So we’ve been hearing about virtual reality and augmented reality for some time, and I think both of those things are growing and are going to continue to be trends. Anybody that has ever done Pokémon GO remembers just how much we like when we can blend our experiences, and we certainly spend a lot of time looking at our screens. And that’s Zuckerberg’s point, is why look at a screen when we can be in the screen? And at Connect, he definitely provided some interesting demonstrations that gave its viewers some indication and maybe some inspiration as to what the company is going to be able to do. I think it’s a little bit of a wag the dog moment or maybe more simply put, a way to distract from all of the regulatory oversight that is being put on the company at this juncture. And at the same time, I think it’s necessary because investors don’t get behind companies based upon their current numbers, although earning sometimes makes a good case against what I’m saying. But usually, especially your long-term investors and institutions are looking for companies that have long-term growth.

So Facebook’s going to spend $10 billion to build the metaverse, and that’s maybe just now. Company basically said it maybe five or 10 years before this really is a money maker for it. But at the same time, if investors, if the market is going to see Facebook as an innovator and perhaps forget about all of its misgivings over the past few years, then a major change may be what’s in order. I look at this as a mix of good and bad. I hate the name Meta, I don’t know why, just doesn’t sit well with me. I don’t know that the market ever really appreciated the name Alphabet, but for Facebook, it may be even worse. I think that its various products, perhaps maybe by giving it a parent and having things look like products instead of everything being Facebook, it will make regulators see it as less of a connected platform and more as a group of individual products, which could be good from a regulatory standpoint.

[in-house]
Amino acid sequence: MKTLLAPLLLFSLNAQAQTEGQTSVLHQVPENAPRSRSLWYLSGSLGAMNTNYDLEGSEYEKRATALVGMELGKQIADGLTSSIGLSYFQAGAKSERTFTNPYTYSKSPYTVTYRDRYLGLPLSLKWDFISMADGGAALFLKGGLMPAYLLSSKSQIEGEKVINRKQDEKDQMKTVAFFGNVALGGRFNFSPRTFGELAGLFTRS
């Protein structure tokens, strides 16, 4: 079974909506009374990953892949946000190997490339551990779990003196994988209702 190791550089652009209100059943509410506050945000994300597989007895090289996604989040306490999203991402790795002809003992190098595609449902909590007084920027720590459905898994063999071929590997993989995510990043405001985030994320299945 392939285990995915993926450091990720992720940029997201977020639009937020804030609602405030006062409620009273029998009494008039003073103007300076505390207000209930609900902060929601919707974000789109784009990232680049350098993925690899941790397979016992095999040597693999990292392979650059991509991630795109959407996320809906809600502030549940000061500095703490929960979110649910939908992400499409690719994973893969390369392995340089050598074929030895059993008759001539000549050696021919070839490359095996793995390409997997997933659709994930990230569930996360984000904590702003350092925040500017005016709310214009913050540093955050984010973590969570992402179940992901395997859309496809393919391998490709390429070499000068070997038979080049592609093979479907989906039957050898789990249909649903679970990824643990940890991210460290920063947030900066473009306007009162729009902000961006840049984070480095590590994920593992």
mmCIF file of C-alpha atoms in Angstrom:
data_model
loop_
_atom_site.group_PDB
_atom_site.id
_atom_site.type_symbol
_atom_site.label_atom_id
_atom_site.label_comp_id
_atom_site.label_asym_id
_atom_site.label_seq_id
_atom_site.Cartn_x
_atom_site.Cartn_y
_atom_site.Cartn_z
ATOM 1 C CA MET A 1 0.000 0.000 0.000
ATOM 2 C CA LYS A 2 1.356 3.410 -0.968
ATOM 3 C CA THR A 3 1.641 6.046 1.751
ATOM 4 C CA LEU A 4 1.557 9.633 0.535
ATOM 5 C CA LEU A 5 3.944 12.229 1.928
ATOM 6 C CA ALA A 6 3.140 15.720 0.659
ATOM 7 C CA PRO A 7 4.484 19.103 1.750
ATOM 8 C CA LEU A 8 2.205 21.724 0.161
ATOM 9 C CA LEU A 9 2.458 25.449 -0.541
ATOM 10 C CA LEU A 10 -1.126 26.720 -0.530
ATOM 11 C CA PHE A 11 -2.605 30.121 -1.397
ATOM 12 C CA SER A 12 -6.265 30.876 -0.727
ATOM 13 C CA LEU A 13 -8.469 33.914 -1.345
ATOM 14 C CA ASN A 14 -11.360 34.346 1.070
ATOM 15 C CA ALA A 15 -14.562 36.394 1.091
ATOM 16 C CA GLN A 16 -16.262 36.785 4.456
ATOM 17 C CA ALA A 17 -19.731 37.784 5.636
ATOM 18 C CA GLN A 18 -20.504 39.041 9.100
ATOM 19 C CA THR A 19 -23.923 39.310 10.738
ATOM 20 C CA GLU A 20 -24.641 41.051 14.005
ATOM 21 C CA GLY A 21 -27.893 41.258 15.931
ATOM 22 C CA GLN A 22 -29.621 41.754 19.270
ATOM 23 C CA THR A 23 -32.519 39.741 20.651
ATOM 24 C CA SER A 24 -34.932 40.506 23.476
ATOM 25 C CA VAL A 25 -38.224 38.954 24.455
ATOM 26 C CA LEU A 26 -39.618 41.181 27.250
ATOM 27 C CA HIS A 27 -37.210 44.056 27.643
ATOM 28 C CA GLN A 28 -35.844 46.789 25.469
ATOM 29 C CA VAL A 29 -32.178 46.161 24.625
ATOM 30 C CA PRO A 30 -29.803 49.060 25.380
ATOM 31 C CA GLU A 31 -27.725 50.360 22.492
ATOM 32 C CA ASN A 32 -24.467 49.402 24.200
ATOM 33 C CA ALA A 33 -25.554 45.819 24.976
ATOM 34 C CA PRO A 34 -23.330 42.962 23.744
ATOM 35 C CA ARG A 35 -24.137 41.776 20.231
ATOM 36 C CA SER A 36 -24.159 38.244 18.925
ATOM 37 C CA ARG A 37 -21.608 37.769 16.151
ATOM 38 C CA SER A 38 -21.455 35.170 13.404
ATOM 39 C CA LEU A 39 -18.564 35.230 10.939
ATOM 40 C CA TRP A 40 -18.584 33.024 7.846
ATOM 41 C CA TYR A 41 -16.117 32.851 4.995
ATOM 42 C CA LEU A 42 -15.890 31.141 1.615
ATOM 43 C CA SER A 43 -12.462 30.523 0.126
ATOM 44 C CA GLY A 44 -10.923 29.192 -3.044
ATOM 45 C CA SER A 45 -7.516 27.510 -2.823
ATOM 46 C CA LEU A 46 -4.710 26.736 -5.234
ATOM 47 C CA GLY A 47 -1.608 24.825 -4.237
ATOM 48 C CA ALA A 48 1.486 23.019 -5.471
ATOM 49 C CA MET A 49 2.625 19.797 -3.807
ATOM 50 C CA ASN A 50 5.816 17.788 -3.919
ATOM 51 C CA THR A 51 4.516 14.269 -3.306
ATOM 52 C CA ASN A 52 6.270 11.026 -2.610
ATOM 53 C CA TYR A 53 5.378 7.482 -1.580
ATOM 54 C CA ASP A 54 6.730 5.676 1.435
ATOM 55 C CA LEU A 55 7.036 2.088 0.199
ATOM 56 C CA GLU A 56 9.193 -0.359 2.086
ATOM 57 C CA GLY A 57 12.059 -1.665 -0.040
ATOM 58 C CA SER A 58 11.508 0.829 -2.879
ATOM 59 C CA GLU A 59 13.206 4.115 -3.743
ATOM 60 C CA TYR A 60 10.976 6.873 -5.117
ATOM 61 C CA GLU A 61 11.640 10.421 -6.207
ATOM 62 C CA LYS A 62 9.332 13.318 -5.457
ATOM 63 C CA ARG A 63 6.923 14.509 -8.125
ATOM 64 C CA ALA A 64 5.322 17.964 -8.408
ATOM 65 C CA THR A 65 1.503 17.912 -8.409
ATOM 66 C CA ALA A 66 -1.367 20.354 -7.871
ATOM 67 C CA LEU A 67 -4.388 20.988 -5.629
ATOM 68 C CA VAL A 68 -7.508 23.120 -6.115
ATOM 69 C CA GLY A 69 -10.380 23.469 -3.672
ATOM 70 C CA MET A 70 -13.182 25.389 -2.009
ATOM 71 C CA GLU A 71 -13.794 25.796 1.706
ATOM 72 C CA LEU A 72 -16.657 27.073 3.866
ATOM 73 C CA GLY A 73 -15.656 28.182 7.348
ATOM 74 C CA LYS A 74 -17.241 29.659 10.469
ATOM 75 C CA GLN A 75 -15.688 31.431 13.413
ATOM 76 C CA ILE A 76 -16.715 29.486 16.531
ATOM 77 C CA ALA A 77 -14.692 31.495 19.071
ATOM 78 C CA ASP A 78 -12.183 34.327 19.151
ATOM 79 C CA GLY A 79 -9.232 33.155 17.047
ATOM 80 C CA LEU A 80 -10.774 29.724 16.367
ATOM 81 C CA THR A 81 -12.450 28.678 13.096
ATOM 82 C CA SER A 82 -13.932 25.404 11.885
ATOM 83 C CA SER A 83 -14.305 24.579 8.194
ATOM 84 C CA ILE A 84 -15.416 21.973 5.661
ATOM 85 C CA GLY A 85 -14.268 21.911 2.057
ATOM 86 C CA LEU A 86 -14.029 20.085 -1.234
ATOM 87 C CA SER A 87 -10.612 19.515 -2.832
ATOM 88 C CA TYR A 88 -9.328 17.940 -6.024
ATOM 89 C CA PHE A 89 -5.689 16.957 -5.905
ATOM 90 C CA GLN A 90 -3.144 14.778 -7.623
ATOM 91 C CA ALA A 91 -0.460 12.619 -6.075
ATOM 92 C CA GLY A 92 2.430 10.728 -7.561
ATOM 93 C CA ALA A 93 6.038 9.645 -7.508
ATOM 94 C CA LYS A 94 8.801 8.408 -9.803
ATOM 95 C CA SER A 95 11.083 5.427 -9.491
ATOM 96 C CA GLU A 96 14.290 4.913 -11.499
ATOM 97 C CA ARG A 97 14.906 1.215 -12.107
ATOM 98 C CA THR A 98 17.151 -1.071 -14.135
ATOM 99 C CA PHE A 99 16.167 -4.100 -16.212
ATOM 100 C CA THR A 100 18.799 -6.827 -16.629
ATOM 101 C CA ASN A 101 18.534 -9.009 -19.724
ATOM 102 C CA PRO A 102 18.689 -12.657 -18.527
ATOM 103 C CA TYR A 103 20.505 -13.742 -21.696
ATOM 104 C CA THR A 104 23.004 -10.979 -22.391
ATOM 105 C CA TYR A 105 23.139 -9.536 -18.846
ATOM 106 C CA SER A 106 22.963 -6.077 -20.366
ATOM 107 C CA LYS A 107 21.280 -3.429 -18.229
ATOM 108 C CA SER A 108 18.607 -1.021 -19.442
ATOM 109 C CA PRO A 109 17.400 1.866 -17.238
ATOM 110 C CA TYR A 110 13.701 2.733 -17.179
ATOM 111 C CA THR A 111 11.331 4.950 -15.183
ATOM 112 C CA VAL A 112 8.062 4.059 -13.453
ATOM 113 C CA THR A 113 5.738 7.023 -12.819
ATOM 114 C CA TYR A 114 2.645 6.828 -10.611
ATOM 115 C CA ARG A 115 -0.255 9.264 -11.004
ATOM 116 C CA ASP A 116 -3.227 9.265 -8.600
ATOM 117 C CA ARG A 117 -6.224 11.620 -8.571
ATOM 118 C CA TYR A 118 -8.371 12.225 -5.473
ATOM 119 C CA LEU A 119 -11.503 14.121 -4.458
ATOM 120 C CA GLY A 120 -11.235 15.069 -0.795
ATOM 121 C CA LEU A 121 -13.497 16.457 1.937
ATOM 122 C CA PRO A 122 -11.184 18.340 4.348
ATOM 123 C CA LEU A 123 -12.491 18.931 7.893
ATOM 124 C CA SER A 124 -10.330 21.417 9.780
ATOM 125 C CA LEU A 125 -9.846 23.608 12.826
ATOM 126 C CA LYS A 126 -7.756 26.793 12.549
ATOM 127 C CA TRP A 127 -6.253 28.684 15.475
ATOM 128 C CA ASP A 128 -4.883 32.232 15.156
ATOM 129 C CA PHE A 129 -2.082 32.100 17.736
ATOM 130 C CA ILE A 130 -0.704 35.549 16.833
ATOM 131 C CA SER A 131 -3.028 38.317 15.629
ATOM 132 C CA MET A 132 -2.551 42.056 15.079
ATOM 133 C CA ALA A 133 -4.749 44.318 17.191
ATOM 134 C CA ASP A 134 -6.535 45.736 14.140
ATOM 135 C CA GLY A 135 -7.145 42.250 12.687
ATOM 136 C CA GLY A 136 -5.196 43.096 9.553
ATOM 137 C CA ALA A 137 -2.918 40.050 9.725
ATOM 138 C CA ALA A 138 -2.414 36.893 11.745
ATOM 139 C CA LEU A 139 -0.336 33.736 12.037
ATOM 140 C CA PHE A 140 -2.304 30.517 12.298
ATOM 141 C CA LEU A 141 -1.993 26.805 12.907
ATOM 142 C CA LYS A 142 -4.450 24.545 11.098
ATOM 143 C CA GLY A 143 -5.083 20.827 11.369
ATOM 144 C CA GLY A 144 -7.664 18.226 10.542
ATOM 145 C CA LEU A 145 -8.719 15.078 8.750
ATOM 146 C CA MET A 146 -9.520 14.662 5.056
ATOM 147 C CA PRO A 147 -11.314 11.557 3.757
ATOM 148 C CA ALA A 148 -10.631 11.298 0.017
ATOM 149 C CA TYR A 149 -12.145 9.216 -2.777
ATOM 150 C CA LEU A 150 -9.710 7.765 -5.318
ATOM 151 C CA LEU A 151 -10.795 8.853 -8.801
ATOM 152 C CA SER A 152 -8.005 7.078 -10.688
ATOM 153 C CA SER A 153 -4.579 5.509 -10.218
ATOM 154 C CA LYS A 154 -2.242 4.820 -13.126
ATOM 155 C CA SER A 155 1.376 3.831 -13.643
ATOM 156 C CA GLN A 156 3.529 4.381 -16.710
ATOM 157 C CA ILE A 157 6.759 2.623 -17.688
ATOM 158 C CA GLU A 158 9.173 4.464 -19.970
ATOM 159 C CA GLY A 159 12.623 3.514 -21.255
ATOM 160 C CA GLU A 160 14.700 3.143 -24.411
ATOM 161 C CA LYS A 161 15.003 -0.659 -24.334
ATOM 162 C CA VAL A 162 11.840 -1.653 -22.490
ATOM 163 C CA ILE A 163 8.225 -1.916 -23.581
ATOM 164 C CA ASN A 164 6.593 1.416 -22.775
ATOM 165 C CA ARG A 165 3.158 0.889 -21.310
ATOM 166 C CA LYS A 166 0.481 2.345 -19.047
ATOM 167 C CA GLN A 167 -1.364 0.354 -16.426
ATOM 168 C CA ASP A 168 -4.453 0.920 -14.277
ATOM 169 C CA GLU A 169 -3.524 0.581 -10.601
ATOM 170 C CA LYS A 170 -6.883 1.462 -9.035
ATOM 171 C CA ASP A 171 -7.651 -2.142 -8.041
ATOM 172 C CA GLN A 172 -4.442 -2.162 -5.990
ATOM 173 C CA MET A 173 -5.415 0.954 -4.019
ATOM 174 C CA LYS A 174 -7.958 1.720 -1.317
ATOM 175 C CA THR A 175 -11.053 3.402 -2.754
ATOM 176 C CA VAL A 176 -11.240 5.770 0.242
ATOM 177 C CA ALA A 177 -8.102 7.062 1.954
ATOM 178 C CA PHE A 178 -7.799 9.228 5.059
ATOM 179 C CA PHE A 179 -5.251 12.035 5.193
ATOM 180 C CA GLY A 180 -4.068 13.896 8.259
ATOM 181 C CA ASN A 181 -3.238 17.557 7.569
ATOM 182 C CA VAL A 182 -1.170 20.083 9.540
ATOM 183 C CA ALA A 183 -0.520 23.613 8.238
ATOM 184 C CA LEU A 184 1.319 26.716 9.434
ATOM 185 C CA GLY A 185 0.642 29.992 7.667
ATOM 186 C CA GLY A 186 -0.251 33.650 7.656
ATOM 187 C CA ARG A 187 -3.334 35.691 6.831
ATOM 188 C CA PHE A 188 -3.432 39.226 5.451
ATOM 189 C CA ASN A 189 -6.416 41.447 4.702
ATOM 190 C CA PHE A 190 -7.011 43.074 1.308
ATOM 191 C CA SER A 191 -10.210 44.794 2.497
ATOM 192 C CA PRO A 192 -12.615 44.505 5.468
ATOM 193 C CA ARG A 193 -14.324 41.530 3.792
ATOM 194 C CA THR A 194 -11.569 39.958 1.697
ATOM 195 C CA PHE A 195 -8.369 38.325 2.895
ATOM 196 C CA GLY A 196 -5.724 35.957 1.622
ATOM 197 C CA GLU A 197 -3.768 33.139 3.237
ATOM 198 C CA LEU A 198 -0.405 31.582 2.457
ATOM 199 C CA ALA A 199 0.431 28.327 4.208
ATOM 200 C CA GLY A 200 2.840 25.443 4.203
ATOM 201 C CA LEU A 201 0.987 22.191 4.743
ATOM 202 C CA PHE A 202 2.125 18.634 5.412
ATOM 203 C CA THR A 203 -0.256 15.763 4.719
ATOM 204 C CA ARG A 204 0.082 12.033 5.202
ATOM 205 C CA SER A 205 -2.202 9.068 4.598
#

I think they’ll see through it. But as a whole, the whole metaverse, cool technology, exciting, Facebook’s planting the flag. I still think companies like Apple, Alphabet, Google, there’s just a few, Microsoft, of course, are going to play their part here as well. I don’t think anyone’s going to let them just have it. I’m still kind of curious if the market’s going to just be like, “Sure. Yeah, Facebook, we’ll give you even more of our data. We’ll invite you further into our homes, we’ll give you a physical map of our homes. We can create the digital universe, then we’ll invite everyone over, and we’ll share it with you.” But at the same time, I often wonder if anyone cares at all about their privacy and data or if that’s just a media and analyst musing that we like to talk about. I guess we’re going to see.

All right, let’s get into earnings a little bit. Let’s start off with Apple, and we’ll talk about Apple and Amazon first. These two companies had big expectations and came up short in terms of their results. And for Apple, it was the first miss in quite a long time, but it wasn’t that big of a miss. Tim Cook, CEO, basically came out and said that the supply constraints were bigger than expected. And finally, in its fiscal fourth quarter, the company was hamstrung by those constraints. And the market reacted somewhat sour, fell 3% after hours. But at the same time, it really wasn’t that bad of a result. So he, Tim Cook, provided the market with number of six billion as what he believed the supply constraints cost the business this quarter. And that’s really significant because the company came in at 83.36 versus 84.85, which was just under expectation. Now at the same time with that extra six billion, it would’ve had a pretty significant beat.